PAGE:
The investigations of Edouard-Marie Gallez point in the same direction. The theses of this author may be called classical to the extent that they trace Islam from a Jewish-Nazarene sect which, as a branch of the old Jewish Christianity, (“Qumran community”), would have exploded the political-nationalistic Jewish Messianism and carried over the thoughts of election and sovereignty to the Arabs. Here, Islam becomes the ruler ideology of the Umayyads and Abbasids, as the figure of the historical Mohammed disappears in the fog of history, and must simply serve as the surface on which to project later Muslim claims to dominance.
Ideas like this are more likely to encounter in German scholars like Tilman Nagel and Hartmut Bobzin of Erlangen reticence or even hostile rejection — an astonishing phenomenon which LÃ¼ling once formulated sarcastically in connection to someone left nameless: “In spirit, all German Arabist-Islamists wear the turban.” In fact, against the background of some excesses of modern Bible exegesis, the fears of traditional Islam scholars are quite comprehensible. That is, when the figure of Mohammed is drawn through the acid bath of historical criticism, not much is left. In the end, the intended de-mythologization — analogously to the research history of Bible exegesis — becomes the victim of its own dialectic. “The new, critical Islam scholarship,” by trying to emancipate itself from the premises of Muslim Mohammed interpretation — with only hesitant successes — comes to dubious conclusions. The only historically certain answer is paradoxically the elimination of the object of investigation, and in this very point it proves to be the twin sister of the liberal Jesus scholarship, to which it is methodologically indebted. Demythologizing the historic Mohammed is most radically advanced with the SaarbrÃ¼cken theologian and religious scholar, Karl-Heinz Ohlig. But Ohlig, who has worked primarily in the field of Christology, is only superficially concerned with Mohammed and early Islam. His preoccupation with Islam is merely a pretext to investigate in the Orient for testimonies of an anti-trinitarian Christianity, which for Ohlig — it is unknown on the basis of what criteria — is supposed to be the authentic Christianity. Jesus is only a human being, not the Son of God but the servant of God. This is supposed to have been the original Christian as well as the original Islamic kerygma — a thesis which Ohlig borrowed from LÃ¼ling. The SaarbrÃ¼cken religious scholar’s hypotheses-friendly work suffers from the author’s lack of philological competence, for which reason — despite its Enlightenment pathos “” it is discarded as dilettantish by recognized Islam scholars.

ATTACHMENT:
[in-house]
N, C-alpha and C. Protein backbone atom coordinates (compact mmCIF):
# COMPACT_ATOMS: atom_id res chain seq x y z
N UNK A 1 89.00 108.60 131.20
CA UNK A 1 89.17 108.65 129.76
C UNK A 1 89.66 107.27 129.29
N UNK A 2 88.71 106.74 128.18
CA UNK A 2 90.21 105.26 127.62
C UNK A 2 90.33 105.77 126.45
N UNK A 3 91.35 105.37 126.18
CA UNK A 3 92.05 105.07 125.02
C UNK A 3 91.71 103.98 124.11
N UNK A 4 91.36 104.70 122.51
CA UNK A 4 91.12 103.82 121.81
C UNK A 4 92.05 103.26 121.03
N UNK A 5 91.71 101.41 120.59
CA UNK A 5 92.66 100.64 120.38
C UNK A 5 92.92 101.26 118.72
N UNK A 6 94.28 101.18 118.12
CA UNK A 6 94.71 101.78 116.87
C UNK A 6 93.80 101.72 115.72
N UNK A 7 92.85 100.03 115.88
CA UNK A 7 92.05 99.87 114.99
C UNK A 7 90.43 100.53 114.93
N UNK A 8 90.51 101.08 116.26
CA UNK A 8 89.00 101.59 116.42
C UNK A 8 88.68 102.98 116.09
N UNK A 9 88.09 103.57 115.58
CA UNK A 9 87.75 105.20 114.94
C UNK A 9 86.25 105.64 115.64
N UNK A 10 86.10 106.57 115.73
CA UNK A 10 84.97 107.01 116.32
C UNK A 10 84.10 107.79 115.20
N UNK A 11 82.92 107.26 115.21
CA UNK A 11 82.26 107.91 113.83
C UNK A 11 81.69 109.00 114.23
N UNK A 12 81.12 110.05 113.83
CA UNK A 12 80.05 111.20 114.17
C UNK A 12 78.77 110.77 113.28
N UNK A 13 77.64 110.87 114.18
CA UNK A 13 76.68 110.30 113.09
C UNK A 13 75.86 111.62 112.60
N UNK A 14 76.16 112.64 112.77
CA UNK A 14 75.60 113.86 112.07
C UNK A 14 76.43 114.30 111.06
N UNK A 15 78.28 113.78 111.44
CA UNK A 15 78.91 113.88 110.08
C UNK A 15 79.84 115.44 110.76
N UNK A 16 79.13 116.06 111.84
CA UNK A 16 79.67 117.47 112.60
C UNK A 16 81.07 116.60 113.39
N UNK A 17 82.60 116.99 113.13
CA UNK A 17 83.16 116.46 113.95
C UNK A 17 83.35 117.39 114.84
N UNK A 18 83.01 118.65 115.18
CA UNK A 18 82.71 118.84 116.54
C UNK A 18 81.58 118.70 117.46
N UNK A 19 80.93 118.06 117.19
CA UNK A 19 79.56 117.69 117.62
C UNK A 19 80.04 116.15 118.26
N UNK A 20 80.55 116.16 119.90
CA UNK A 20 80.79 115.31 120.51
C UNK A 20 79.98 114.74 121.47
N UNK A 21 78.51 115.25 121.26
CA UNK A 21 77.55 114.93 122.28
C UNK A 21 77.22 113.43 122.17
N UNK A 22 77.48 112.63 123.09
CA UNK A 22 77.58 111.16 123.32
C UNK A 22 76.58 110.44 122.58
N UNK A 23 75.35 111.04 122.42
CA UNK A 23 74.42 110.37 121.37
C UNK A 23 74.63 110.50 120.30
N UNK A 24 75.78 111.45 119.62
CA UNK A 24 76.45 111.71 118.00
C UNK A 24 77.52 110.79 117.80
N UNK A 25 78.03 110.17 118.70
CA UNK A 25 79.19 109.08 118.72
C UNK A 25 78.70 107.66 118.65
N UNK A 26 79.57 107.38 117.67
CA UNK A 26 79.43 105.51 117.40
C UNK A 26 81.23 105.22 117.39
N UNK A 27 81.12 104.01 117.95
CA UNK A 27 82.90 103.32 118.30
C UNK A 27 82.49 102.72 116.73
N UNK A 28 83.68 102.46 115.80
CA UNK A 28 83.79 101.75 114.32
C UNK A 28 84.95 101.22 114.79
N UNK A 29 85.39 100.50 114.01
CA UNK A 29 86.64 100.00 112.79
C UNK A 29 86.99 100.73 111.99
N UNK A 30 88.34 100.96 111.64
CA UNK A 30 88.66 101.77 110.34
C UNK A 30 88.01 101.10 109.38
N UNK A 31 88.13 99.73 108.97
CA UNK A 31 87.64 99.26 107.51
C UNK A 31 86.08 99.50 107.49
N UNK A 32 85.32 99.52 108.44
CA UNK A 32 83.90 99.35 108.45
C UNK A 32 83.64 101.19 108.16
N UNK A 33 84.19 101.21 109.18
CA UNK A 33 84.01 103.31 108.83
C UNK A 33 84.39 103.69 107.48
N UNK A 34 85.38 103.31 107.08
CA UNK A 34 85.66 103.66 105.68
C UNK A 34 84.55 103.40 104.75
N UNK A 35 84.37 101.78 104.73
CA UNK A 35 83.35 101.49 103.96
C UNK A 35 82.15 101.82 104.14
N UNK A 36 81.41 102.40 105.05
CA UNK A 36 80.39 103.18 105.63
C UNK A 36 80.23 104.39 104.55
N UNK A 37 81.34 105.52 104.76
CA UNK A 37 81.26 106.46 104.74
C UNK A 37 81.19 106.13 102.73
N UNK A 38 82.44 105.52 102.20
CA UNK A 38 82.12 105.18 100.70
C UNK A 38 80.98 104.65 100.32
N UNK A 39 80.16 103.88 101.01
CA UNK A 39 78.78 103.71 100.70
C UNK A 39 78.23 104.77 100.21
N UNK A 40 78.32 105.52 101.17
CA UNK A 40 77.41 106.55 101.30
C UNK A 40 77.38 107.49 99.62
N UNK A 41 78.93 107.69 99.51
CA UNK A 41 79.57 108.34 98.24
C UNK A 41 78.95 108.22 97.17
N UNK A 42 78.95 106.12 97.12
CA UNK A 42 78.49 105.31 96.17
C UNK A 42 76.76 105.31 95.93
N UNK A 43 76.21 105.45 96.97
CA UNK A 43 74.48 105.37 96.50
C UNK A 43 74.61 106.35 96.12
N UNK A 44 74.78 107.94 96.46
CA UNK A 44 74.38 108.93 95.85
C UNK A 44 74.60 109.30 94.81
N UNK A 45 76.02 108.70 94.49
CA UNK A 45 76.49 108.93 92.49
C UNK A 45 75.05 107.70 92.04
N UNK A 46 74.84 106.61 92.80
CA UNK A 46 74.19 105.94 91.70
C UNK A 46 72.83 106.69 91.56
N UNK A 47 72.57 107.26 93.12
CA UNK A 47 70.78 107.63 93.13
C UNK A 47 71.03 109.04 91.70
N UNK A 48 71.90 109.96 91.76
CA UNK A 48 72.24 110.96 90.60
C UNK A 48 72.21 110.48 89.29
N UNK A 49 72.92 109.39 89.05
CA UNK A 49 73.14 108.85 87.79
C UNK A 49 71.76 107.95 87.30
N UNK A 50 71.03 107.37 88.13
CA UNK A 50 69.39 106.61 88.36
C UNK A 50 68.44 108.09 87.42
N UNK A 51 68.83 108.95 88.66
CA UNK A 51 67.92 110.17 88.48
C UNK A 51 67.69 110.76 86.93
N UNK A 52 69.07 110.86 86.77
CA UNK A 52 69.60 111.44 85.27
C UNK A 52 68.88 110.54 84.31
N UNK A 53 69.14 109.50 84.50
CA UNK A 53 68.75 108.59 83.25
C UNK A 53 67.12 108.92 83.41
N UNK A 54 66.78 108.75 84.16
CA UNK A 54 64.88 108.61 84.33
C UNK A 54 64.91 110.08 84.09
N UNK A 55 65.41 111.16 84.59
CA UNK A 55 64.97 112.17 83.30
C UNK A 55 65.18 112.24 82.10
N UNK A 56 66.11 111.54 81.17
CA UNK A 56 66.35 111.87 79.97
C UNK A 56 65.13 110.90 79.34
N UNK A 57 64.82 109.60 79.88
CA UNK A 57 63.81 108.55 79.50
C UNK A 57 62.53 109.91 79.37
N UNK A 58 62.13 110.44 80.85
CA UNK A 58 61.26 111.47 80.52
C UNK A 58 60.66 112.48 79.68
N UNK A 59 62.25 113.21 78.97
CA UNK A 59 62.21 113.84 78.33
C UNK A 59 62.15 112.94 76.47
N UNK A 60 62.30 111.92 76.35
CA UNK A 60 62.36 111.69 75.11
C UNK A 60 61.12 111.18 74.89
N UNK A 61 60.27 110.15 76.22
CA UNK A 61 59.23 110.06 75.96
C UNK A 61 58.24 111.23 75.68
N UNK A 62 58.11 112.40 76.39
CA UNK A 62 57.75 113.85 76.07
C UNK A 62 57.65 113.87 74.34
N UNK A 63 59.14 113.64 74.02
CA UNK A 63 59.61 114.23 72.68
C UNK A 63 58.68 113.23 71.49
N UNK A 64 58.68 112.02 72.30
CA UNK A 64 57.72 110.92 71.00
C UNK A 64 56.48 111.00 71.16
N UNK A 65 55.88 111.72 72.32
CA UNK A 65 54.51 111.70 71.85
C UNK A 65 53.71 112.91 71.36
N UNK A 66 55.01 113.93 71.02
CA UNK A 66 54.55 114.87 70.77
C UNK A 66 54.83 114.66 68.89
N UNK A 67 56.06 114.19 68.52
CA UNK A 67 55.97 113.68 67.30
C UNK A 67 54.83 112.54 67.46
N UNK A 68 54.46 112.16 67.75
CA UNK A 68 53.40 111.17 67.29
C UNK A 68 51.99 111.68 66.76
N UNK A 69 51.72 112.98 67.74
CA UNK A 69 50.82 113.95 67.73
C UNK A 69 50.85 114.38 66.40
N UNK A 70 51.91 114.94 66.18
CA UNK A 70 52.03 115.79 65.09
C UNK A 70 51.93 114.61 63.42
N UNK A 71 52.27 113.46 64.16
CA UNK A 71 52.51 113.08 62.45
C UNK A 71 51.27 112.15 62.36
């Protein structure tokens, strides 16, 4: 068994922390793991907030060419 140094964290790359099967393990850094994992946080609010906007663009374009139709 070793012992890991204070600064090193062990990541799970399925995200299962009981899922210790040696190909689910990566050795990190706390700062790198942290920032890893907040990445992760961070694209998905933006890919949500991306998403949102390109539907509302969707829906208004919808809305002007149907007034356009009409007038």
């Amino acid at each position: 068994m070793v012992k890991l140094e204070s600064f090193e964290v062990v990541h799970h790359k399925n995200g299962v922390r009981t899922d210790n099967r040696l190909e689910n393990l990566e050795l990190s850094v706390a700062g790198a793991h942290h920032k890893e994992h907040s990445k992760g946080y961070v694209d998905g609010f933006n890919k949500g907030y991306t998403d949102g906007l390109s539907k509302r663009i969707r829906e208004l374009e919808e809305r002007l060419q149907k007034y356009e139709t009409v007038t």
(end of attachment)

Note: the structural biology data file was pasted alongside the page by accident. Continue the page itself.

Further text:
It is not possible to see, at the moment, how the impact of historical criticism predicted by Harnack could be cushioned. For the thing most desired by present-day Islam research is not yet fulfilled: the critical edition of the Koran. It should, however, be clear to all Semitists that the Cairo textus receptus now in circulation in no way satisfies critical demands. The project, Corpus Coranicum, located at the department of Semitic and Arabic Studies at the Free University of Berlin, would like to work on two thoroughly untouched areas of Koran research: (1) documentation of the Koran text in its manuscript and oral form and (2) a comprehensive commentary which will interpret the text in the context of its historical text of origin. Since the writing system of early Koran manuscripts is somewhat ambiguous (to some extent because of the lack of vowel signs or diacritical marks to distinguish consonants), the editors recommend a strict separation between manuscript finds on the one hand and orally transmitted versions on the other. According to a statement, the textual documentation should document and compare the two traditions. The intended commentary, so goes the statement, will view the Koran from a diachronic perspective, as a textual corpus which grew over the course of more than 20 years (sic) which demonstrates differences in form and content and in which earlier text would be interpreted and re-interpreted through later references and additions. Beyond that, the editors promise a commentary that uses Jewish-Christian intertexts, whatever they may be. We may be curious, therefore, whether the contributions of Syrian, Coptic and Arabic Christian authors will receive appropriate consideration. The historian, however, must refute the editors’ view that the text of the Koran is a document of late antiquity. With an edition in the eighth or early ninth century, we have reached the Middle Ages. Even a Greek apologist like John of Damascus can only be included in late antiquity with certain restrictions.
Peter Bruns is Professor at the Zentrum fÃ¼r Mittelalterstudien, Otto-Friedrich-UniversitÃ¤t, Bamberg, Germany. This article appeared in German in Forum Katholische Theologie, 26 (2010) 1., pp. 1-23.